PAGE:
Estimating effective population size changes from preferentially sampled genetic sequences

Michael D. Karcher, Marc A. Suchard, Gytis Dudas, Vladimir N. Minin


March 28, 2019


Coalescent theory combined with statistical modeling allows us to estimate effective population size fluctuations from molecular sequences of individuals sampled from a population of interest. When sequences are sampled serially through time and the distribution of the sampling times depends on the effective population size, explicit statistical modeling of sampling times improves population size estimation. Previous work assumed that the genealogy relating sampled sequences is known and modeled sampling times as an inhomogeneous Poisson process with log-intensity equal to a linear function of the log-transformed effective population size. We improve this approach in two ways. First, we extend the method to allow for joint Bayesian estimation of the genealogy, effective population size trajectory, and other model parameters. Next, we improve the sampling time model by incorporating additional sources of information in the form of time-varying covariates. We validate our new modeling framework using a simulation study and apply our new methodology to analyses of population dynamics of seasonal influenza and to the recent Ebola virus outbreak in West Africa.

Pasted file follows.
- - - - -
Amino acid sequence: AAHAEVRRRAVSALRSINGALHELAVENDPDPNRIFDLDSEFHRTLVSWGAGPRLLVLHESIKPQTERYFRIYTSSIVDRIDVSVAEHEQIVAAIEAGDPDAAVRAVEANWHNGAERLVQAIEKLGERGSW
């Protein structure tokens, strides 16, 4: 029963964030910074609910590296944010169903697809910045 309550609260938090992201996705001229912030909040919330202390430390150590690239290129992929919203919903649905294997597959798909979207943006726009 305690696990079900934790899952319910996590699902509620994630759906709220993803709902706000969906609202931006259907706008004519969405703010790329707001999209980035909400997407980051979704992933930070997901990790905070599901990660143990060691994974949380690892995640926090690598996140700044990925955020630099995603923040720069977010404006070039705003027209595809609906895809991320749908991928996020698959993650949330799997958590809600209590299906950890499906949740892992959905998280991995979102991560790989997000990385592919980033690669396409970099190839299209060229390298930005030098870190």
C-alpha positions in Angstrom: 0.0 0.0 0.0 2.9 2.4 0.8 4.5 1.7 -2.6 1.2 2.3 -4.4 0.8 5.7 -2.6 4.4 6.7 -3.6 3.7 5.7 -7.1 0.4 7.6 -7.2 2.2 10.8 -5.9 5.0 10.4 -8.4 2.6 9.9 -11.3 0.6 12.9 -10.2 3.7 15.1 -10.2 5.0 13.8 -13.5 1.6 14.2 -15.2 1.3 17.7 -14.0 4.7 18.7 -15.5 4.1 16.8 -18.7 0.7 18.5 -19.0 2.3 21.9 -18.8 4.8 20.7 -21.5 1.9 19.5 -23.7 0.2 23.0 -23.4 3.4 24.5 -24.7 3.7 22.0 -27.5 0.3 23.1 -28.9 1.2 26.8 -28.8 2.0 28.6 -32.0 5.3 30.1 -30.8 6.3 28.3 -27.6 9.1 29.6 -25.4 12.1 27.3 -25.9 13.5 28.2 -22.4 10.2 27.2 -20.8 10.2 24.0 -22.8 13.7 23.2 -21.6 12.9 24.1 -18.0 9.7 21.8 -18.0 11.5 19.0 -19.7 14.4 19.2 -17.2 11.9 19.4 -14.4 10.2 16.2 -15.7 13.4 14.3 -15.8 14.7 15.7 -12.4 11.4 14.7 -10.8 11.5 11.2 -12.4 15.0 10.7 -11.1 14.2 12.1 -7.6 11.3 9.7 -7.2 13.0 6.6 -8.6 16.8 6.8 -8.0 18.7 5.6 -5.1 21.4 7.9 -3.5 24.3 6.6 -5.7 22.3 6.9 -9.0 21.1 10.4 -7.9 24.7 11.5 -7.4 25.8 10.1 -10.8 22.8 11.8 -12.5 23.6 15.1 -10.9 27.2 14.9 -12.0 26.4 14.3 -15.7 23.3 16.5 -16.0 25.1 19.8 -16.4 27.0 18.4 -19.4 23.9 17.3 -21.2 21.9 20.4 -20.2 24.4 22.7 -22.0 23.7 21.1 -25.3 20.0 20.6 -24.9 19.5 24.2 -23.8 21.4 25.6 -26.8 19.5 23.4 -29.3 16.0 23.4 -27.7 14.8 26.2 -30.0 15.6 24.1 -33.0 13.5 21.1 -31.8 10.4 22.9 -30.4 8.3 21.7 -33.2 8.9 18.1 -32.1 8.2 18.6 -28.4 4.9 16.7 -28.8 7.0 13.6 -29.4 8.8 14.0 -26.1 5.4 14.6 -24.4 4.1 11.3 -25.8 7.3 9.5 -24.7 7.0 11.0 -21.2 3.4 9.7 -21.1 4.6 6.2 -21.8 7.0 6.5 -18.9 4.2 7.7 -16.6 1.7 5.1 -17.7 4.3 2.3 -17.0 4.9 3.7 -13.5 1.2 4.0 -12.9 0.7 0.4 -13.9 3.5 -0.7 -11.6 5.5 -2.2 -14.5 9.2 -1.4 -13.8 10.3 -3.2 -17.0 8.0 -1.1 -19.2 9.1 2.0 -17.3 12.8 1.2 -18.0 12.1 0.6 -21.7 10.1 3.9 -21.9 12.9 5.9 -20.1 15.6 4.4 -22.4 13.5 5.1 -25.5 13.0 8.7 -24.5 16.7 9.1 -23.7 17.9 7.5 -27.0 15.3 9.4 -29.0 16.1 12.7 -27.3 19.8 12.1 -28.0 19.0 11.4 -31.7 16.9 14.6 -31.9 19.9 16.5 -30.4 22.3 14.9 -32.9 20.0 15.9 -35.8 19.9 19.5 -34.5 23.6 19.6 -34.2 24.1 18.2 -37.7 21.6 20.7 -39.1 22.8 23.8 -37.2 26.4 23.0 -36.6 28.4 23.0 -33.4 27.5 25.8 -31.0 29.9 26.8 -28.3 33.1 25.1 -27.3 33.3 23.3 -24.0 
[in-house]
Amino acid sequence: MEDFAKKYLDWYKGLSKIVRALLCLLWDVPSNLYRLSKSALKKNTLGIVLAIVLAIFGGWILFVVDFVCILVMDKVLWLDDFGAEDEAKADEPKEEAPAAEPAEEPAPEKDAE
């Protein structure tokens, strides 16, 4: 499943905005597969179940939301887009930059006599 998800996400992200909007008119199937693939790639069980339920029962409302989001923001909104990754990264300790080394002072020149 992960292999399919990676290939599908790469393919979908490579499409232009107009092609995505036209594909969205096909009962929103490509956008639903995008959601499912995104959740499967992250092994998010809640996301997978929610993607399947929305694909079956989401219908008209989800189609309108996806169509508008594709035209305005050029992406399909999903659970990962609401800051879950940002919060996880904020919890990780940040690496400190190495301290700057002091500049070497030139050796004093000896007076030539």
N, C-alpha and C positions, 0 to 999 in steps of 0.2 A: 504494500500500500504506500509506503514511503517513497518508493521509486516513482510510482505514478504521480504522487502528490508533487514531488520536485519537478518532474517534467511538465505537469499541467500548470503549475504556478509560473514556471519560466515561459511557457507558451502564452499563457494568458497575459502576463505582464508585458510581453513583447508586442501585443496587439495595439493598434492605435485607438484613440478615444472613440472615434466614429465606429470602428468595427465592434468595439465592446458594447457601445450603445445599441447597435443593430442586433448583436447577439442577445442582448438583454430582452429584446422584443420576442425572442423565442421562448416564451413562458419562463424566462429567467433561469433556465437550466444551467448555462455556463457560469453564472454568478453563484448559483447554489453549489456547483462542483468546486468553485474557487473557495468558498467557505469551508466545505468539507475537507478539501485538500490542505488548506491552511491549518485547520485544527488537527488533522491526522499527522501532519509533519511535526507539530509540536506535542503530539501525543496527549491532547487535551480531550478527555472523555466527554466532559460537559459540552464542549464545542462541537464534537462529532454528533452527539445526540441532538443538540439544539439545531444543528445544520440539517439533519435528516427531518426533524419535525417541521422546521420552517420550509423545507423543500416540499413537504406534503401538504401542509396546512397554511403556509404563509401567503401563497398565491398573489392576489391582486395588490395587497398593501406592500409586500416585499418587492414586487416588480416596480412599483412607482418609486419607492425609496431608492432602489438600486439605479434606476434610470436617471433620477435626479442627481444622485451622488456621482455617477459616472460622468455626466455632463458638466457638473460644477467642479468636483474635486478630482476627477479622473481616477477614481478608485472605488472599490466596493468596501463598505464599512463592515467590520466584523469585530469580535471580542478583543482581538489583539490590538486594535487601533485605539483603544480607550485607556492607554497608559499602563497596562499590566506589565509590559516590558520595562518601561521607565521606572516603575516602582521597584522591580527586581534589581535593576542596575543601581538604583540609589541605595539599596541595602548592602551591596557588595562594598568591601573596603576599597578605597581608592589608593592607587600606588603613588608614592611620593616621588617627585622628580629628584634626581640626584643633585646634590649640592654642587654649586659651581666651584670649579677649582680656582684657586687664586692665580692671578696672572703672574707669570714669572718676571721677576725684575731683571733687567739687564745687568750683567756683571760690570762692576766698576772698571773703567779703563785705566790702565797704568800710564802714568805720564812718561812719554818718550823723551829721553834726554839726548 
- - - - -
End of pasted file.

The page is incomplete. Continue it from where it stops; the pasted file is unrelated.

Effects of infection history on dengue virus infection and pathogenicity

Tim K. Tsang, Samson L. Ghebremariam, Lionel Gresh, Aubree Gordon, M. Elizabeth Halloran, Leah C. Katzelnick, Diana Patricia Rojas, Guillermina Kuan, Angel Balmaseda, Jonathan Sugimoto, Eva Harris,
Ira M. Longini Jr., Yang Yang

Nature Communications

March 18, 2019


The understanding of immunological interactions among the four dengue virus (DENV) serotypes and their epidemiological implications is often hampered by the lack of individual-level infection history. Using a statistical framework that infers full infection history, we analyze a prospective pediatric cohort in Nicaragua to characterize how infection history modulates the risks of DENV infection and subsequent clinical disease. After controlling for age, one prior infection is associated with 54% lower, while two or more are associated with 91% higher, risk of a new infection, compared to DENV-naive children. Children >8 years old have 55% and 120% higher risks of infection and subsequent disease, respectively, than their younger peers. Among children with ≥1 prior infection, intermediate antibody titers increase, whereas high titers lower, the risk of subsequent infection, compared with undetectable titers. Such complex dependency needs to be considered in the design of dengue vaccines and vaccination strategies.

Fitting stochastic epidemic models to gene genealogies using linear noise approximation

Mingwei Tang, Gytis Dudas, Trevor Bedford, Vladimir N. Minin


February 24, 2019